Born Free: The Full Story
Format: PDF / Kindle (mobi) / ePub
The fiftieth anniversary edition of the classic story of Elsa the lioness and the woman who cared for her. Fifty years ago Joy Adamson first introduced to the world the story of her life alongside Elsa the lioness, whom she had rescued as an orphaned cub, and raised at her home in Kenya. But as Elsa had been born free, Joy made the heartbreaking decision that she must be returned to the wild when she was old enough to fend for herself. Since the first publication of Born Free and its sequels Living Free and Forever Free, generations of readers have been enchanted, inspired and moved by these books uplifting charm and the remarkable interaction between Joy and Elsa. Millions have also come to know and love Born Free through the immortal film starring Virginia McKenna and Bill Travers. But here is the chance to rediscover the original story in this 50th anniversary edition, in the words of the woman who reared Elsa and walked with the lions.
wished I could explain to him that when his mother was a tiny cub I had been able to teach her to control her claws, and that was why I could play with her fearlessly, but not with him. The following day the same thing happened: Jespah wanted a game and I wanted to play with him, but when I came within reach of his claws I was obliged to break off. Elsa watched the scene from the top of the Land Rover. She seemed to be aware of Jespah’s disappointment at my cautious behaviour, for she came down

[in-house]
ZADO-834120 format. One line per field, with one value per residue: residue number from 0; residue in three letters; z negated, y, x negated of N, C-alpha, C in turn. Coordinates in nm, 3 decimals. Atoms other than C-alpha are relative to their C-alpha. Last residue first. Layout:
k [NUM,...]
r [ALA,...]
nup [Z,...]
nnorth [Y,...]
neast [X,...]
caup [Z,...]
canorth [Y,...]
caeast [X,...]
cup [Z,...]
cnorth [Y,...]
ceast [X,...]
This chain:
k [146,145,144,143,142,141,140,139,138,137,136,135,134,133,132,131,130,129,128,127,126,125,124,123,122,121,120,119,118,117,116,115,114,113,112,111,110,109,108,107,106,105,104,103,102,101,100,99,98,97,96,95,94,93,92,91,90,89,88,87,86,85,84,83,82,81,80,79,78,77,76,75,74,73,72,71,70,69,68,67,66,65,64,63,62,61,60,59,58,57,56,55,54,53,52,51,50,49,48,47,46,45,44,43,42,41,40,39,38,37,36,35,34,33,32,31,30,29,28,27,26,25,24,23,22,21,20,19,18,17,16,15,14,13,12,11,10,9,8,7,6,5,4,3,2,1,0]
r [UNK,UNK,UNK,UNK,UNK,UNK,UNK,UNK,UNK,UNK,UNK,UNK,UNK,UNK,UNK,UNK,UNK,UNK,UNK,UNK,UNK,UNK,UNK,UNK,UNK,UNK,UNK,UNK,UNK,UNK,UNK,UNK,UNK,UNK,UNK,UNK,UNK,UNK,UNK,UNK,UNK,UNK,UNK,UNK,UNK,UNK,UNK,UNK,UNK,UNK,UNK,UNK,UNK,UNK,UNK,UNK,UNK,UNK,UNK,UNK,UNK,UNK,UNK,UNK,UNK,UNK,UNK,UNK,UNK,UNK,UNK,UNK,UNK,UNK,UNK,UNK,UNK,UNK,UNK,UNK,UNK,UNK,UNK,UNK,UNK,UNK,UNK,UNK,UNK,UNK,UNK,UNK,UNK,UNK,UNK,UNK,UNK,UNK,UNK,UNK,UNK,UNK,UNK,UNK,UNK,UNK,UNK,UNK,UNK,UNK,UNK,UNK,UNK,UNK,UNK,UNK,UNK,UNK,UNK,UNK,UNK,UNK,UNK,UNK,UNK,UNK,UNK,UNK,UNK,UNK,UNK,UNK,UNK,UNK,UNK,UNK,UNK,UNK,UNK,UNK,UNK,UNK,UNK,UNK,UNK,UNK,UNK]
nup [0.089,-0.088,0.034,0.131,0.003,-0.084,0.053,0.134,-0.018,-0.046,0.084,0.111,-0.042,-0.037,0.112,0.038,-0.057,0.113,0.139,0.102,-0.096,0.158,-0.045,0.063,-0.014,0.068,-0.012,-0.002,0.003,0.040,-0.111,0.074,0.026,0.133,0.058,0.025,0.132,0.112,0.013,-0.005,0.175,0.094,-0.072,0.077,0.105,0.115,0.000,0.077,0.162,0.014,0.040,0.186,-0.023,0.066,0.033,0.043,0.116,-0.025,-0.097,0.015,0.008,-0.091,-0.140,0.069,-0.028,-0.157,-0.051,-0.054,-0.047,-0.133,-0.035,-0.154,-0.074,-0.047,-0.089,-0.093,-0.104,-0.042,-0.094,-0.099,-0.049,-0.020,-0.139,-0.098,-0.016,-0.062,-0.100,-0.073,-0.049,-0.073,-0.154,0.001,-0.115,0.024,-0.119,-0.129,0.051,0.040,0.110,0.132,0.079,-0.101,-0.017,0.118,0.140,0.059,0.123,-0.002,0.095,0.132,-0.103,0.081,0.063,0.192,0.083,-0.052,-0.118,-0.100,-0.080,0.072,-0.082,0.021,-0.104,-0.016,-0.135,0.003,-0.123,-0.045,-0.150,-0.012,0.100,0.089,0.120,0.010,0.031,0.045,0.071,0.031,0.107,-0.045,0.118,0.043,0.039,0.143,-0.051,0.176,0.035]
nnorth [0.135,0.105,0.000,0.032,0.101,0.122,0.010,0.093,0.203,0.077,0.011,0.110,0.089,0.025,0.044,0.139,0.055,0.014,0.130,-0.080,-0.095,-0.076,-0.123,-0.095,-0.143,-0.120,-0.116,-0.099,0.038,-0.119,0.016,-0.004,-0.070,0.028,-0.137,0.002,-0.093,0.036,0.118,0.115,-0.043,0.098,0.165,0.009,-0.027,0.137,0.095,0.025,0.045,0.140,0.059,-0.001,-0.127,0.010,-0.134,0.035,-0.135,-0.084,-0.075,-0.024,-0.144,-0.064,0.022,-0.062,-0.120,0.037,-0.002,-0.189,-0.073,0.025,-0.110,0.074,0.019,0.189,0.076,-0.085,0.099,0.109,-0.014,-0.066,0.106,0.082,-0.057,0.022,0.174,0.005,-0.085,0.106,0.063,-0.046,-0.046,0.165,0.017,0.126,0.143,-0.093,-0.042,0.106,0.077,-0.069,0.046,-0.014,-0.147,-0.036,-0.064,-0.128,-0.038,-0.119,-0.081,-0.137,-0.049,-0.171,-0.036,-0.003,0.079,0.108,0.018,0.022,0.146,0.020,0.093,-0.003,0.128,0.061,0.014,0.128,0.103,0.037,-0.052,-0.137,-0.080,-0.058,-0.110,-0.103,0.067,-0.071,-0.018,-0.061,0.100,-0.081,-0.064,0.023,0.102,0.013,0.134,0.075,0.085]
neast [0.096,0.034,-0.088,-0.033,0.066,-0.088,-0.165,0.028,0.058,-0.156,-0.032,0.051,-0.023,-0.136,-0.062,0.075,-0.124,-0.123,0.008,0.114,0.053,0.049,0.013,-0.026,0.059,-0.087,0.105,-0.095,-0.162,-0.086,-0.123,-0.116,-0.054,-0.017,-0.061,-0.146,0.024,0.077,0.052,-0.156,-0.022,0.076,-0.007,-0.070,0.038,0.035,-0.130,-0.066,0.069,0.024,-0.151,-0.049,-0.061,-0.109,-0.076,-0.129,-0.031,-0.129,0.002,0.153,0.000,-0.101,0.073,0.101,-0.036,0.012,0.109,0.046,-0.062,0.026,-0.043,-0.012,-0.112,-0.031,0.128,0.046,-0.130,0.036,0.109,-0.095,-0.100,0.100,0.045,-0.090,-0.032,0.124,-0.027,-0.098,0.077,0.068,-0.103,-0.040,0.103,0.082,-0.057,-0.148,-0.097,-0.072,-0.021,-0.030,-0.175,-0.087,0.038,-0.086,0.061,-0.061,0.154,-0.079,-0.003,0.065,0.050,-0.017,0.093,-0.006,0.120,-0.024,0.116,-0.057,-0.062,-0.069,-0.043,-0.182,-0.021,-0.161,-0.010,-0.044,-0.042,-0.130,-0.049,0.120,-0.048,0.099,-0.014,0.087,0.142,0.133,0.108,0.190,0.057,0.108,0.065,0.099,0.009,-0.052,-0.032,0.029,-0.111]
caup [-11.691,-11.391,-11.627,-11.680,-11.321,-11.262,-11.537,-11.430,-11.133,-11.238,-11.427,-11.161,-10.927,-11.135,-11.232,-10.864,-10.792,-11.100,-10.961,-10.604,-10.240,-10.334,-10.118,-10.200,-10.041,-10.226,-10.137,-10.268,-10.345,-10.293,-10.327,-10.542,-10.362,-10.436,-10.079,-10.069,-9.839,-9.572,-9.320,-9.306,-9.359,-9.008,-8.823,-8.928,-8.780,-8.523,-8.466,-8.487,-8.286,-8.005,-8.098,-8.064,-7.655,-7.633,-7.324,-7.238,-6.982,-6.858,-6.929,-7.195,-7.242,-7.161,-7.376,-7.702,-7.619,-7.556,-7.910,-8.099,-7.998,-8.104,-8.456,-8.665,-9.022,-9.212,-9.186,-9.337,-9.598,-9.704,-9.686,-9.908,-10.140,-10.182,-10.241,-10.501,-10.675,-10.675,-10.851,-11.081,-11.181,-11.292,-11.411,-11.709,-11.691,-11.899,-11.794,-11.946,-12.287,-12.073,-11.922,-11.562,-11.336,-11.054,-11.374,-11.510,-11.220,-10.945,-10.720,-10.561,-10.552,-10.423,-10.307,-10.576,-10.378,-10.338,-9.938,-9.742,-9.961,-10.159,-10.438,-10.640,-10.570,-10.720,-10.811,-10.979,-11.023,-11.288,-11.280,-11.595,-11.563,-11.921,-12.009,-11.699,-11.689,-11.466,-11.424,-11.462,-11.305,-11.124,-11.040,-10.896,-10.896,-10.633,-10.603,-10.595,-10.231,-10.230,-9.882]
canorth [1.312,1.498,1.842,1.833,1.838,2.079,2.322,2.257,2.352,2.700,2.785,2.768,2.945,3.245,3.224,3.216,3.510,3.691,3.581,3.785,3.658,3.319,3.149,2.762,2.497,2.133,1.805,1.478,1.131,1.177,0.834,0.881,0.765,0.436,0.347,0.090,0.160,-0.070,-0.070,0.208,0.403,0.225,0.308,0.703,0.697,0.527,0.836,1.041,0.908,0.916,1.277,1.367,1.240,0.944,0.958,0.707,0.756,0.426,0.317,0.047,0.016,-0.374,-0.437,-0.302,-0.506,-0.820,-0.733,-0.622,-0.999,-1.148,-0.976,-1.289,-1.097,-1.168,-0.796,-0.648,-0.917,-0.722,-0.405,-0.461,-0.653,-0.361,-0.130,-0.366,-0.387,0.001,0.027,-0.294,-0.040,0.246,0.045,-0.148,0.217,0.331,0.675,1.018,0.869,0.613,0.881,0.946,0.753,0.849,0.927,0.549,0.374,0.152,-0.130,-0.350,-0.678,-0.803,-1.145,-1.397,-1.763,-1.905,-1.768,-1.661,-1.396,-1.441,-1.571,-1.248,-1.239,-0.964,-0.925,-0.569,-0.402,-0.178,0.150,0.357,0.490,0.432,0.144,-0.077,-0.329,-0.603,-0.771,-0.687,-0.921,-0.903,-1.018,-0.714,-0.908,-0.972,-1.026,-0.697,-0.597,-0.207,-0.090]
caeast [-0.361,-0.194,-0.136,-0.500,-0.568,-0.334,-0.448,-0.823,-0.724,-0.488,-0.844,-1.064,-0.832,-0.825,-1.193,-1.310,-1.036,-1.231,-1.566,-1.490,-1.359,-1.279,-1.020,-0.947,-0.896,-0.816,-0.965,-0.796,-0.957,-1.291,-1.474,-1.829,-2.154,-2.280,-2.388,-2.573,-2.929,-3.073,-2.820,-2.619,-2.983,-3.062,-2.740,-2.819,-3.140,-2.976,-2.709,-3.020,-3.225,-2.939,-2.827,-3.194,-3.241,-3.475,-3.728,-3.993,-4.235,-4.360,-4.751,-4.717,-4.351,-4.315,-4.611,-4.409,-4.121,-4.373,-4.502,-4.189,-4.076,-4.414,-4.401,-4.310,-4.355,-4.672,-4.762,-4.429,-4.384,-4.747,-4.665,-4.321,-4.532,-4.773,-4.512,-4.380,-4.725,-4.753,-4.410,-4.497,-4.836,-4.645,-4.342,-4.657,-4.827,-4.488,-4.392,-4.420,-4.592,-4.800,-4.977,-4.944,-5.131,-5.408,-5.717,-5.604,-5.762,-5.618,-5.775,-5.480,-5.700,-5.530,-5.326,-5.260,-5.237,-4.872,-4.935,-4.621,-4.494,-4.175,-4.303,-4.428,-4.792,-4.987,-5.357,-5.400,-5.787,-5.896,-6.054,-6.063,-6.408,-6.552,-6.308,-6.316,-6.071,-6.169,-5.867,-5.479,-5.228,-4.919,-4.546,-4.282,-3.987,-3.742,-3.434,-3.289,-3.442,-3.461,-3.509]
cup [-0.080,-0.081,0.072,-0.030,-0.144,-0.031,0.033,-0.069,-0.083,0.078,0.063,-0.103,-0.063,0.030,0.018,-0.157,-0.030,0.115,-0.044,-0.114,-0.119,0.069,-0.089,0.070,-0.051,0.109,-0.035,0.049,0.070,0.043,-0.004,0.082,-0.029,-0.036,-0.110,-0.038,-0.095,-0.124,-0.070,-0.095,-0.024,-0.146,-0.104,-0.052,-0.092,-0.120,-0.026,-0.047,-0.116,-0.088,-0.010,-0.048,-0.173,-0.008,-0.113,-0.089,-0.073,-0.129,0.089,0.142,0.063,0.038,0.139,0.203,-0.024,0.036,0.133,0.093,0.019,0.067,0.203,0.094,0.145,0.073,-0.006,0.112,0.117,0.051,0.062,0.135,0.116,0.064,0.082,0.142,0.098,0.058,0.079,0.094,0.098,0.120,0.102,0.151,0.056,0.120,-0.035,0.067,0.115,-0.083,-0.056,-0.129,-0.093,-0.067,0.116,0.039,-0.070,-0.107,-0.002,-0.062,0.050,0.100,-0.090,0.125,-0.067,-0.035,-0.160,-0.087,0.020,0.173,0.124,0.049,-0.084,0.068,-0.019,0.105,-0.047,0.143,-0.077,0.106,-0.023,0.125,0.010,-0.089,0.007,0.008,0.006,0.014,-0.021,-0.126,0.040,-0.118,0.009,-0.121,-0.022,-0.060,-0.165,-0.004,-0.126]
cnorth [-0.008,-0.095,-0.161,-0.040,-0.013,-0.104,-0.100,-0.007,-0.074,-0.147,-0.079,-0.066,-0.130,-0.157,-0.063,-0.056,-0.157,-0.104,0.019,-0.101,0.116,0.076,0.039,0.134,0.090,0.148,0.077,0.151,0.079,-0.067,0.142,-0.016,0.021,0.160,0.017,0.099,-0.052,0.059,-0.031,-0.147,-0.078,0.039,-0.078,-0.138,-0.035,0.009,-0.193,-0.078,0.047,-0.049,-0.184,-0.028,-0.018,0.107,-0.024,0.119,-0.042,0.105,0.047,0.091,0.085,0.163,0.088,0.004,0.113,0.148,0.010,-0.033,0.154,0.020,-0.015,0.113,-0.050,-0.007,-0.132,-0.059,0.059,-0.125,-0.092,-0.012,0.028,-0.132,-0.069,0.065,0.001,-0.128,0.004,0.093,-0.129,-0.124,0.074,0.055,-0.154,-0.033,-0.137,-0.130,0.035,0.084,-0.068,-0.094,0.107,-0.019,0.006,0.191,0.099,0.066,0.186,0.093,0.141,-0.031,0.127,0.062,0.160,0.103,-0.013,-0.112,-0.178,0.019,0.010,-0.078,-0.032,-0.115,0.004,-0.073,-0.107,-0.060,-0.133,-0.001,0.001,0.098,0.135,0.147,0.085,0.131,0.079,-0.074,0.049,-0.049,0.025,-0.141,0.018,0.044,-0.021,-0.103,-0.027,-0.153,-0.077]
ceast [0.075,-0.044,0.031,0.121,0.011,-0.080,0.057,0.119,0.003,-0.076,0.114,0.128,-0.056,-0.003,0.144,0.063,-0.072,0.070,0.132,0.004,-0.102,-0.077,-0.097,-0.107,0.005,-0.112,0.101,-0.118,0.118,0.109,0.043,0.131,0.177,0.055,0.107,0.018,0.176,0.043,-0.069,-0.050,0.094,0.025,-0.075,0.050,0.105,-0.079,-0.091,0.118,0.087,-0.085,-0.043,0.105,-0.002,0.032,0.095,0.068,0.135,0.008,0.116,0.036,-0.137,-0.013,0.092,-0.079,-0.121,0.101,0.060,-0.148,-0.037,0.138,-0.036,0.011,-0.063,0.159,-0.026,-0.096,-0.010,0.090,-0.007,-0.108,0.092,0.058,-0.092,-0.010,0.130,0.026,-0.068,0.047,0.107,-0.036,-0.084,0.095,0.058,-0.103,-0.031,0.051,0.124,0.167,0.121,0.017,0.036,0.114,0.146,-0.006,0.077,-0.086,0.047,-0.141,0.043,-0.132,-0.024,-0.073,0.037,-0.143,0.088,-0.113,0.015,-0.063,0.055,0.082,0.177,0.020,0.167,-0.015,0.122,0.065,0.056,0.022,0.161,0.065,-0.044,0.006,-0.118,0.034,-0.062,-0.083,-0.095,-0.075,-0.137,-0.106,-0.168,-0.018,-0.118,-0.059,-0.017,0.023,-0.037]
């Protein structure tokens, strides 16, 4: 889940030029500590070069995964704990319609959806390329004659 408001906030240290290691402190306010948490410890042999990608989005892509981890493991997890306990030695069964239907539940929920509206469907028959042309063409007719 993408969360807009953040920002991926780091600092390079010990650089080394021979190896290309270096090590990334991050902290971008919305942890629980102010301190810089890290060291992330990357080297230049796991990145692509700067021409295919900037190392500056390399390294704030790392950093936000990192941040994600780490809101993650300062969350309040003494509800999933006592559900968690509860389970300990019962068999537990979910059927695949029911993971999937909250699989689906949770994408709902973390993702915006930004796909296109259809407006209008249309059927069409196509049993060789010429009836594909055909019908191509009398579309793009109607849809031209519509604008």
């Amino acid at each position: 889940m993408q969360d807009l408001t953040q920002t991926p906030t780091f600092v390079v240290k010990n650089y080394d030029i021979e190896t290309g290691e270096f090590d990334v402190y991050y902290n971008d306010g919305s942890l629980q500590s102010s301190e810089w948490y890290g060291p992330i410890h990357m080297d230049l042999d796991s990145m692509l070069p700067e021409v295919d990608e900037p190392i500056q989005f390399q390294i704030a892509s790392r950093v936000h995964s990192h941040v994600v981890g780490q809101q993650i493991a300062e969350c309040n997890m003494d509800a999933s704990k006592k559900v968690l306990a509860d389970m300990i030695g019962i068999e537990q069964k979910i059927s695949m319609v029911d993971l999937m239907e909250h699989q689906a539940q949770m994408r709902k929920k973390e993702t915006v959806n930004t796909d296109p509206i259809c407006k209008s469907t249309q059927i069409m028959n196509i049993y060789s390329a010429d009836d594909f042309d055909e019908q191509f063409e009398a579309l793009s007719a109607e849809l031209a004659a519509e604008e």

few paces and then lie down again. All my attempts to make her drink failed. At about eleven at night she moved into my tent near the studio and lay there for an hour. Then she got up, walked slowly down to the river, waded in and stood there for several minutes making attempts to drink but unable to swallow. Eventually, she returned to my tent and again lay down in it. The cubs came to the tent and Jespah nuzzled his mother, but she did not respond. At about a quarter to two in the morning,
Little Elsa was limping badly, probably from a thorn in one of her pads, but as she was as wild as ever he could do nothing to help her. The cubs were now in excellent condition. Jespah still carried the arrowhead in his rump, but it did not appear to cause him any discomfort or interfere with his movements. They had recovered their trust in George and were quite at ease as he walked amongst them while they fed, refilling their water bowl and their pie dishes of cod-liver oil. Nor was it only
Elsa would drive them in proper lion fashion. After spotting them, she would turn off at right angles down wind, crouching with her belly close to the ground, every muscle quivering, until she had encircled the herd, then she would drive it towards us. No doubt we were expected to wait in ambush and kill the victims she had so cleverly rounded up for us. Other animals also attracted her attention; for instance, one day she sniffed the air and then dashed into a thick bush. Soon afterwards we
which he had recently seen near a poacher’s hideout. Both spoors were superimposed on the tyre marks of George’s car. Plainly the poachers were keeping an eye on our movements, and no doubt, having heard George’s car go off, had next morning come to reconnoitre. How disappointed they must have been to discover that I was still in residence. It was now over a fortnight since the fierce lioness had attacked Elsa and except for the occasion when the Game Scout had found her in the bush, she had